actually, the law is that the food must be cooked by a jew, which technically means, a jew must turn on the fire. there are those who have (non-jewish) help in the house, who possibly cook for them, they just turn the fire on, and the help can take care of everything else.

Quote:
Originally posted by torie
AMYRPK- are you a Chabadnik? just checking (no, really i'm a member of the yechi police! HA!)!
torie, are you? i see you're in brooklyn.
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#19 of 27 Old 01-23-2003, 04:34 AM
 
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T

Quote:
... by chani
... torie, are you? i see you're in brooklyn.
:LOL :LOL :LOL

And I assume that Jews everywhere in the country except Brooklyn are Chabadniks. Brooklyn is the most diverse place Jewishly, I think, outside of Israel ...

Sorry to keep going off topic. I'm feeling rambly lately ...

- Amy
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#20 of 27 Old 01-23-2003, 06:16 AM
 
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This is SO totally OT, but hey, you guys started it.

A number of years ago, when I was still in Israel and the whole "the rebbe is Mashiach" business was just coming to a head, Chabad had a large children's event in Jerusalem. One of my husband's teacher's son (who is most definately not Chabad) wanted to go. His father told him, fine, but if they start with the "yechi" business, I want you to leave. So the kid (who I think was around 8 -9 at the time) goes and they raffle off prizes. One of the grand prizes is a trip up in a helicopter, on the spot, around Yerushalayim (you see this would never go in the US! can you imagine - without a parental consent form signed, nothing ). So this kid is one of several that win! So they go up in the helicopter and they circle around. At the end, they have the kids saying pasuking over a loudspeaker from up in the helicopter. They hand the kid a slip of paper and he says his pasukim, from tehillim. Then the last child who goes after him has at the end "Yechi,etc". The kid almost fainted dead away, b/c he thought that had he gotten that slip of paper, he would have had to jump out of the helicopter!!!! His father said he thought the kid was still going to have a heart attack when he got home.
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#21 of 27 Old 01-23-2003, 12:29 PM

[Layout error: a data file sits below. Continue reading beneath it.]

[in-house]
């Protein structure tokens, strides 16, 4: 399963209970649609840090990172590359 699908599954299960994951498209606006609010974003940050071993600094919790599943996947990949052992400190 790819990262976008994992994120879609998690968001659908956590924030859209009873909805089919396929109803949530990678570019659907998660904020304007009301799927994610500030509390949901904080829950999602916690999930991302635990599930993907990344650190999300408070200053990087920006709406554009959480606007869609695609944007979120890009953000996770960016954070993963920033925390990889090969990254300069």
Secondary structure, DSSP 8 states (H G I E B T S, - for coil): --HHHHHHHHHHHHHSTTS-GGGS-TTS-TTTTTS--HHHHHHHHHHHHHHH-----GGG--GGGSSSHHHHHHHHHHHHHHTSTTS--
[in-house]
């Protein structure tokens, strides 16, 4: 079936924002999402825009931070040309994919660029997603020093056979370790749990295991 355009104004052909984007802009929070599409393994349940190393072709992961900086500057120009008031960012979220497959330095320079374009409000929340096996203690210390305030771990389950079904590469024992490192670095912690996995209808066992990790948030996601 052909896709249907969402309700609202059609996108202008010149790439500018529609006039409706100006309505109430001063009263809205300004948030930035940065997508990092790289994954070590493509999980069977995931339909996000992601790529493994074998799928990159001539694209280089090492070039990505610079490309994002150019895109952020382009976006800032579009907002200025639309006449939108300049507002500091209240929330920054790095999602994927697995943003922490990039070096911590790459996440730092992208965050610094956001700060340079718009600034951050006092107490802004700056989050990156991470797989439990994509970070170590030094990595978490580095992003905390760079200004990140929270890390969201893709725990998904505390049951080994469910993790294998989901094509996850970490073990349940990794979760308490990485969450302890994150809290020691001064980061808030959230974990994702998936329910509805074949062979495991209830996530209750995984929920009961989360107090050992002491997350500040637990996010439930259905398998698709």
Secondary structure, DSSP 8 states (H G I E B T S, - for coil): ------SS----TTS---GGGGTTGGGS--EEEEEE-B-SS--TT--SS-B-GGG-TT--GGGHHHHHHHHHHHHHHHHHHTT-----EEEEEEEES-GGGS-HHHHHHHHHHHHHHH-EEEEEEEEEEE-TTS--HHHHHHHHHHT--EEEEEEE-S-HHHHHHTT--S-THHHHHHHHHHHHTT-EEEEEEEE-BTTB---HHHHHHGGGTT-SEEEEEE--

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With deepest sincere (really) apologies to the original poster (really ) I must continue on this off-topic tangent, to laugh loud & long with that poor child in the helicopter and his predicament ...

And to be very impressed with his dedication to kibud av (respecting his father) that he considered actually leaving that helicopter ...

:LOL :LOL :LOL :LOL

- Amy
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#22 of 27 Old 01-23-2003, 01:08 PM
 
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bs"d

T

Okay, I'm outing myself-

My name is Binah, and I'm a Chabadnik. Not big on the Yechi thing though. Yechi/Non-Yechi people are split pretty evenly here in Crown Heights. I'll take Moshiach NOW, whoever he is (and I'm sure I don't know who he will be, though it
*would* be great if Moshiach is the Rebbe)!


CHANI: I knew about the turning on the flame thing, but I often find it is difficult to explain halakha succinctly. You did a pretty good job! Yasher Koach!

Mom2five: I like that verb, "pasuking". I'll have to use that one.
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#23 of 27 Old 01-23-2003, 02:52 PM
 
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rosiesmama - now you see what happens when you get a bunch of Jewish women together in one place :LOL :LOL :LOL i wish you mazel (luck) and hatzlacha (success) and koach (strength) in your journey!

Adina - oy vey. what can I say that hasn't been said?

everyone else - maybe we should have a new "jewish mamas" thread? LOL LOL

I'm Andrea - I have three boys - 12 year old twins & an 11 year old

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#24 of 27 Old 01-23-2003, 04:27 PM
 
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All right, ladies ... I think it's time we members of the Cult of Moses ... and wannabe members, of course ... became a tribe.

I will forthwith open such a thread in the Finding Your Tribe forum (unless one of you have done it already).

And rosiesmama, please come ...

- Amy
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#25 of 27 Old 01-23-2003, 05:09 PM
 
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Quote:
Originally posted by BY
bs"d

Mom2five: I like that verb, "pasuking". I'll have to use that one.
OY! Says more about my typing ability than my prowess in the English language.

I figured you were a chabadnik - hope you weren't offended by the story. No offense meant!
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#26 of 27 Old 01-24-2003, 09:34 PM - Thread Starter
 
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Thanks for responding, everyone! It turned out to be a very interesting discussion.


I will check out the thread in Finding Your Tribe.
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#27 of 27 Old 01-24-2003, 10:28 PM
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sorry i sort of hijacked your thread rosiesmama!!! I didn't mean to!!!! Good luck!

winner.jpg Adina knit.gifmama to B hearts.gif 4/06  and E baby.gif  8/13/12 (on her due date!) homebirth.jpg waterbirth.jpg